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Social Engineering Attacks and Network Security

While looking for other articles on the topic, I was trying to find those addressing the ways to deal with social engineering attacks as well as those that would go into detail about the techniques that are typically implemented by hackers. When I investigated the issue and the case study provided in the chapter “Social Engineering Attacks” of the book “Security+ Guide to Network Security Fundamentals”, I was surprised that exclusively individual techniques are emphasized in the description of the case. This psychological explanation creates a very vague notion of social engineering. That made me look for a more well-structured and logical explanation of it.

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The article that I finally selected is called Dissecting Social Engineering. I got interested in the abstract and now I can state that this research fully lived up to its promise. In the book, there is a classification of social engineering attacks; however, such categorization does not provide a thorough analysis of the topic since underlying principles are simply described, without any further attempt to draw parallels or identify guiding principles (Ciampa 68-72). On the contrary, the article demonstrates a more well-structured and profound approach to the investigation of the problem. First, the authors reviewed 40 texts related to the issue to conclude that most scholars overemphasized the significance of individual techniques in social engineering attacks. The majority of cases cannot be explained by this factor (Tetri and Vuorinen 1014). That is why the researchers concentrated not on the techniques (well-described in several different textbooks) but rather on their functions, which makes this study more practically-oriented.

What appealed to me in this article is that the three dimensions of social engineering deduced by the authors (persuasion, fabrication, and data collection) allow understanding all aspects of such attacks instead of attributing the problem to the psychological traits of hackers and their victims (Tetri and Vuorinen 1021). This will make it possible for other researchers to grasp the diversity of the problem and further develop the categorization.

I also particularly liked the structure of the study since it features a visual representation of each step. The table provided sums up the problems that were addressed, theoretical frameworks applied for this purpose, and potential practical implementation of the results (Tetri and Vuorinen 1022). This gives a good insight into the approach and explains to the reader why multi-dimensionality is crucial for the research.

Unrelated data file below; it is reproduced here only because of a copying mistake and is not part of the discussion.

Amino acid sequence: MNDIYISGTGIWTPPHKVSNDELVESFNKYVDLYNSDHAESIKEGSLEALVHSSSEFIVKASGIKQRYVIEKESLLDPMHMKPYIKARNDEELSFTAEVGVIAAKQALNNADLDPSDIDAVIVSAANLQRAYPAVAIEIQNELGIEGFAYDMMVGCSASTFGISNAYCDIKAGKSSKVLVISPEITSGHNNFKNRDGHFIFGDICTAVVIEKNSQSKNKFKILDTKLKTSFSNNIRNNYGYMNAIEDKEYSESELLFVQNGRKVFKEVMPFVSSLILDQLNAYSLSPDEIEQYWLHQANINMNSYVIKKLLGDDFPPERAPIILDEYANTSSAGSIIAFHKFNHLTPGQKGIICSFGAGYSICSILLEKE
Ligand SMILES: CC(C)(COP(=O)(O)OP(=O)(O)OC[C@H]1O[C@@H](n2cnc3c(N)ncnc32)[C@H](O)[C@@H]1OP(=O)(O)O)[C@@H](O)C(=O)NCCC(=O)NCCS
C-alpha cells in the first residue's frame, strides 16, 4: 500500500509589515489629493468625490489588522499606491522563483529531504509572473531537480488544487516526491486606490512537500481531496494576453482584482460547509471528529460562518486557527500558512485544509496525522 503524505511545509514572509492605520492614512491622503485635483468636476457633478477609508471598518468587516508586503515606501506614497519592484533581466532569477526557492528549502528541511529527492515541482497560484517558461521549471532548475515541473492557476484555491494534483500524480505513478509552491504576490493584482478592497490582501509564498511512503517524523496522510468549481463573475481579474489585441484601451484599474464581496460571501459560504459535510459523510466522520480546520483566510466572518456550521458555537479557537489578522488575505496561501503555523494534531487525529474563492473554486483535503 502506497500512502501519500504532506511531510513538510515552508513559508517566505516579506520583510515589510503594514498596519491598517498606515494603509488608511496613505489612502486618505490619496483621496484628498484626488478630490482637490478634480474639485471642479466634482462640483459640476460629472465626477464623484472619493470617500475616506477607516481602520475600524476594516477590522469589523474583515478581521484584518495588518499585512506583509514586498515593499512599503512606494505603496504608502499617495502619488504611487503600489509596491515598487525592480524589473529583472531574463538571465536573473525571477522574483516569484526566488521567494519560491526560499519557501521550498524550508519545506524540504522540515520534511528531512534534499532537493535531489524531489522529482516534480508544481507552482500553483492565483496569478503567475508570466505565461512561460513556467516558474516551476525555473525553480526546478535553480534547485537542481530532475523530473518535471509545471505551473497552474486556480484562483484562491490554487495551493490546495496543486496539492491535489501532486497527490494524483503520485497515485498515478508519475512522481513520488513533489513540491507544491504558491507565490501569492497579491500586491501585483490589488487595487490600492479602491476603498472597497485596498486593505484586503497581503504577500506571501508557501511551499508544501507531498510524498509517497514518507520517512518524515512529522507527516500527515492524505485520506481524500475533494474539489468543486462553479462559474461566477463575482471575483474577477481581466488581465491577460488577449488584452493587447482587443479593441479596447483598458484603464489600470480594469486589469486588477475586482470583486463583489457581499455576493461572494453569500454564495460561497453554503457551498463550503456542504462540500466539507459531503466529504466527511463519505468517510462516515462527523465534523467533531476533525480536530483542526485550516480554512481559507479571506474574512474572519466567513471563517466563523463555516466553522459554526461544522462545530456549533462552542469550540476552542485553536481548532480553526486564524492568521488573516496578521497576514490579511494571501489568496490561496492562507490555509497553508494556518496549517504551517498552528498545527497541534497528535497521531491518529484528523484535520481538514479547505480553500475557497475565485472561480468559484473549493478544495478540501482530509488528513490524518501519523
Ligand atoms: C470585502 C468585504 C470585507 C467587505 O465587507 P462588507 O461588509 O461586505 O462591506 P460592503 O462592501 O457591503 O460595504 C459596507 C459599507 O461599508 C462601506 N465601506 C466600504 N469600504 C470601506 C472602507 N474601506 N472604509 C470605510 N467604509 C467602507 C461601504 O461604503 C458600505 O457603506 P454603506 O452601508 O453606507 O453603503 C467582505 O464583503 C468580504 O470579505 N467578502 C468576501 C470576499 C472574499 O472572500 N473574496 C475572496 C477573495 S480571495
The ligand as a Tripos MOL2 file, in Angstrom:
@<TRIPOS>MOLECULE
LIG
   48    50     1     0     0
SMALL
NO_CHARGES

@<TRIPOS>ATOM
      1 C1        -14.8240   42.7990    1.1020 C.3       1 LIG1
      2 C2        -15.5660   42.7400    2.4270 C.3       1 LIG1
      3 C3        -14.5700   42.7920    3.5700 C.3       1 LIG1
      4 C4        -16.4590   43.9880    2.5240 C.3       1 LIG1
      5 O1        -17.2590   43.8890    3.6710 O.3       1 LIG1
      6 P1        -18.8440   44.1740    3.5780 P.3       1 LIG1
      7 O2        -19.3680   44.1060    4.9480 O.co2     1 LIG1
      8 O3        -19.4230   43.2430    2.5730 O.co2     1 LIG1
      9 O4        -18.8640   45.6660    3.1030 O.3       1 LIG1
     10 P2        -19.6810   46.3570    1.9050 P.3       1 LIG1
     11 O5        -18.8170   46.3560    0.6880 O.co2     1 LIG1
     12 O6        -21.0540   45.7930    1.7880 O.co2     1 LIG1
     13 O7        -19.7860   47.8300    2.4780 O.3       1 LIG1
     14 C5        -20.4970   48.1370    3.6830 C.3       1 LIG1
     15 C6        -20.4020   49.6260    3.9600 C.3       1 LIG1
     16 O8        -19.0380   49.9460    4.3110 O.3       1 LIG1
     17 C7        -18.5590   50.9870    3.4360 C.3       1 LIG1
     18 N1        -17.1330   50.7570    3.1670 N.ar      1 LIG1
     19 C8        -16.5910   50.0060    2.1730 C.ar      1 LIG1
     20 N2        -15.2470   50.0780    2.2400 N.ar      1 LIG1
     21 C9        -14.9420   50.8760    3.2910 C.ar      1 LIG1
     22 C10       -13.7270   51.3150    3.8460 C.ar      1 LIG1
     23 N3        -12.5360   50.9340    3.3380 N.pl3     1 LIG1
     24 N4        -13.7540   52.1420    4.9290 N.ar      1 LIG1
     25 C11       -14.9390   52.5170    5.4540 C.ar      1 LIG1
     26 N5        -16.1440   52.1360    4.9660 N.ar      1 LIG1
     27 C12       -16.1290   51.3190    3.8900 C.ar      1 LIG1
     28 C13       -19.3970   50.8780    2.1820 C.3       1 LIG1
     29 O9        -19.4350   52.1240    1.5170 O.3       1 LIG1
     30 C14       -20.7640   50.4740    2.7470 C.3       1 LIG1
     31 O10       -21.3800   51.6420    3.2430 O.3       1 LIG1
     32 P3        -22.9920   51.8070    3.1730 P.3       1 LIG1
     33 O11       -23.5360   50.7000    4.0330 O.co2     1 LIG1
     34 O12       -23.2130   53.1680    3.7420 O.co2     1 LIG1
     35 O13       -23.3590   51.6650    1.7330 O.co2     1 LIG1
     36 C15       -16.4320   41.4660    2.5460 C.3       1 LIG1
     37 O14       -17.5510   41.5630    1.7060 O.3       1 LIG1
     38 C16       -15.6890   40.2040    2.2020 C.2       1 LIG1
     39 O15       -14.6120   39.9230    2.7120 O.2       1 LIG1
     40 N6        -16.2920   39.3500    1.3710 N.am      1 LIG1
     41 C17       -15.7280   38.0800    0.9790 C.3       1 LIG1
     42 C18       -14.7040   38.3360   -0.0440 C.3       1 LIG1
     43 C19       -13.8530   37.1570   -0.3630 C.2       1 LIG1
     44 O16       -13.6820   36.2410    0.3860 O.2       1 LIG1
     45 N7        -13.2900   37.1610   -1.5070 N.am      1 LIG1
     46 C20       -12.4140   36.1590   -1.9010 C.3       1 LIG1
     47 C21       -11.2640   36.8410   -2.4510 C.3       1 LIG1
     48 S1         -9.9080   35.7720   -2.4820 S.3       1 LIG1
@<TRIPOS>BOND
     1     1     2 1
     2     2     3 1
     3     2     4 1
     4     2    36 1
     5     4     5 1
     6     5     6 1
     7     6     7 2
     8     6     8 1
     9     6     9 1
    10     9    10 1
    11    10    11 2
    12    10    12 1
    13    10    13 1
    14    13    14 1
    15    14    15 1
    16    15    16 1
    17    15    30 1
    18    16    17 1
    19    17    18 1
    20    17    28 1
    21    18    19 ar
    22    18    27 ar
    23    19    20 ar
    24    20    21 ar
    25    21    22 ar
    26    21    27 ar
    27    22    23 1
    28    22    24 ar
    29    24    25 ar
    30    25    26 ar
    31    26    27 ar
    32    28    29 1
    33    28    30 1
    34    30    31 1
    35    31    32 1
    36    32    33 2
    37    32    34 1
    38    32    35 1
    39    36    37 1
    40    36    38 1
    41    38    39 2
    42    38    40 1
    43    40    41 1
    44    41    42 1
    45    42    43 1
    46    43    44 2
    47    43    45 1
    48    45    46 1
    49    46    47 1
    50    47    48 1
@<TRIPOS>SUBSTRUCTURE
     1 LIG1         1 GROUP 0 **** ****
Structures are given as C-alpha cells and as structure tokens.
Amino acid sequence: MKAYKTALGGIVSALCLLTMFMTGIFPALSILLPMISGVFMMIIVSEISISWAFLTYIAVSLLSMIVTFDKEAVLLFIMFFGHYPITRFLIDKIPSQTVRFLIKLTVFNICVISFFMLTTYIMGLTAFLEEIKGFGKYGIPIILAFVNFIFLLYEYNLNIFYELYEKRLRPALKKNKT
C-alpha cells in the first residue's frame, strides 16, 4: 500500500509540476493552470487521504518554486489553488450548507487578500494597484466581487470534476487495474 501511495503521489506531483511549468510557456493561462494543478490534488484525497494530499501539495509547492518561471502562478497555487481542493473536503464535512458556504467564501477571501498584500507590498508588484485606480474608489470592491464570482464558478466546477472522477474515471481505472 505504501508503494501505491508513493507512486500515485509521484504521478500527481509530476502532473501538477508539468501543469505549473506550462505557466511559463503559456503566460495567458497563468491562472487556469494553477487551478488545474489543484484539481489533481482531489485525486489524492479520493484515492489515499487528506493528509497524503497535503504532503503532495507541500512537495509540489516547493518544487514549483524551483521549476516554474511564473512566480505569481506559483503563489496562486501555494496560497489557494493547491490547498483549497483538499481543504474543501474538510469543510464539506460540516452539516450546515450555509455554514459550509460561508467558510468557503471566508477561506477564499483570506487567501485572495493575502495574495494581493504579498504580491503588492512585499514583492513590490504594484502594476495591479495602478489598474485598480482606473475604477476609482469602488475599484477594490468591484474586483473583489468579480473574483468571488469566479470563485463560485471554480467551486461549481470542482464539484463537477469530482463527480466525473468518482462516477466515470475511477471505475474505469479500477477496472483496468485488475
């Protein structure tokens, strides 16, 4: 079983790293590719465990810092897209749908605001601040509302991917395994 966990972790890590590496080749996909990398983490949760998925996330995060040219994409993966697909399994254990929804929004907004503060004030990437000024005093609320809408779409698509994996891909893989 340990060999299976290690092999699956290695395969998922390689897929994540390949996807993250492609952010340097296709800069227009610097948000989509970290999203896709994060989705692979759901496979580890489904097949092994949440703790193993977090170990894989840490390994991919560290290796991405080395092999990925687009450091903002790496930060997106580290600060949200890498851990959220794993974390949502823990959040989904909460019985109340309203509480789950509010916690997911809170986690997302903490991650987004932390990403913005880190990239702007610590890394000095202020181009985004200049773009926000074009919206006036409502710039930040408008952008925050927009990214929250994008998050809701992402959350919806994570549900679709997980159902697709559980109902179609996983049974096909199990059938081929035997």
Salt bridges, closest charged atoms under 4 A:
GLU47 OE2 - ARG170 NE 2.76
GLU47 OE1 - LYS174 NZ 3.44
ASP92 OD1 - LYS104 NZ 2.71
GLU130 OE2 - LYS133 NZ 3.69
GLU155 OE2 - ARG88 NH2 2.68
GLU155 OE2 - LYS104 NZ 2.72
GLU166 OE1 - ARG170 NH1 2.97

Another article on the same topic, which is called Advanced Social Engineering Attacks, can be contrasted to the one described above based on the approach to the problem selected by the researchers. While in the previous case the major focus was made on the internal principles of social engineering, this study is more concerned with the external factors that make it possible for new vectors of the problem to develop (Krombholz et al. 114). The taxonomy of attacks that the authors provide is particularly valuable in this research since it contains the most recent and advanced types of social engineering. The necessity to give such a detailed classification is well explained by the fact that in the modern technological environment, these attacks can lead to recurring threats.

All three sources devoted to social engineering seem useful to me since they highlight different aspects of the issue. Still, I believe that the first article (unlike the chapter in the book and the second research) is more informative and comprehensive. The researchers managed to find flaws in the existing approaches and account for them. Moreover, they arrived at a new framework that can be applied for case analysis, which is a significant achievement for any scholar.

Works Cited

Ciampa, M. Security+ Guide to Network Security Fundamentals. Cengage Learning, 2012.

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Krombholz, Katharina, et al. “Advanced Social Engineering Attacks.” Journal of Information Security and Applications, vol. 22, no. 2015, pp. 113-122.

Tetri, Pekka, and Jukka Vuorinen. “Dissecting Social Engineering.” Behaviour & Information Technology, vol. 32, no. 10, 2013, pp. 1014-1023.

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